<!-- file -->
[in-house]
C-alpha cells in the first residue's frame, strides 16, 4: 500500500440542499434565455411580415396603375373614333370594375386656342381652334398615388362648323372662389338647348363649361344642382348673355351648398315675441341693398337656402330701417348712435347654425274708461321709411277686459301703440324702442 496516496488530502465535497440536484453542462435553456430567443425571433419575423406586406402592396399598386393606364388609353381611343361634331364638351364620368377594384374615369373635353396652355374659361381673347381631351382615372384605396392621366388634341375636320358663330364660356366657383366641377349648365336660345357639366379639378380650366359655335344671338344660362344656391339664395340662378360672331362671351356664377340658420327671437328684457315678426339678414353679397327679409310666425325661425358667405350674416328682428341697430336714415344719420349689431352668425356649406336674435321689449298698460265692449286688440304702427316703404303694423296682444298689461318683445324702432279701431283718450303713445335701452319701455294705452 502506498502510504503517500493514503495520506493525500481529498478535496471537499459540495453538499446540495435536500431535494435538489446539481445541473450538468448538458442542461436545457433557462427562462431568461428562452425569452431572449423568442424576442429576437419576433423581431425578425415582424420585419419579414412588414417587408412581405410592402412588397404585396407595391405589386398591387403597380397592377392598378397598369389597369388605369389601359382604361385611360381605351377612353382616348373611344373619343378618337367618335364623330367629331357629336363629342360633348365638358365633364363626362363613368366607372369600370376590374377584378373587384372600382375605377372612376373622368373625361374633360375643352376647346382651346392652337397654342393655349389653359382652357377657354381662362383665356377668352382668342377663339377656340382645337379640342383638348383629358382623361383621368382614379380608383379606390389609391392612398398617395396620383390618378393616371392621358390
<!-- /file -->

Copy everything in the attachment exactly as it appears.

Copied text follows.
[in-house]
C-alpha cells in the first residue's frame, strides 16, 4: 500500500440542499434565455411580415396603375373614333370594375386656342381652334398615388362648323372662389338647348363649361344642382348673355351648398315675441341693398337656402330701417348712435347654425274708461321709411277686459301703440324702442 496516496488530502465535497440536484453542462435553456430567443425571433419575423406586406402592396399598386393606364388609353381611343361634331364638351364620368377594384374615369373635353396652355374659361381673347381631351382615372384605396392621366388634341375636320358663330364660356366657383366641377349648365336660345357639366379639378380650366359655335344671338344660362344656391339664395340662378360672331362671351356664377340658420327671437328684457315678426339678414353679397327679409310666425325661425358667405350674416328682428341697430336714415344719420349689431352668425356649406336674435321689449298698460265692449286688440304702427316703404303694423296682444298689461318683445324702432279701431283718450303713445335701452319701455294705452 502506498502510504503517500493514503495520506493525500481529498478535496471537499459540495453538499446540495435536500431535494435538489446539481445541473450538468448538458442542461436545457433557462427562462431568461428562452425569452431572449423568442424576442429576437419576433423581431425578425415582424420585419419579414412588414417587408412581405410592402412588397404585396407595391405589386398591387403597380397592377392598378397598369389597369388605369389601359382604361385611360381605351377612353382616348373611344373619343378618337367618335364623330367629331357629336363629342360633348365638358365633364363626362363613368366607372369600370376590374377584378373587384372600382375605377372612376373622368373625361374633360375643352376647346382651346392652337397654342393655349389653359382652357377657354381662362383665356377668352382668342377663339377656340382645337379640342383638348383629358382623361383621368382614379380608383379606390389609391392612398398617395396620383390618378393616371392621358390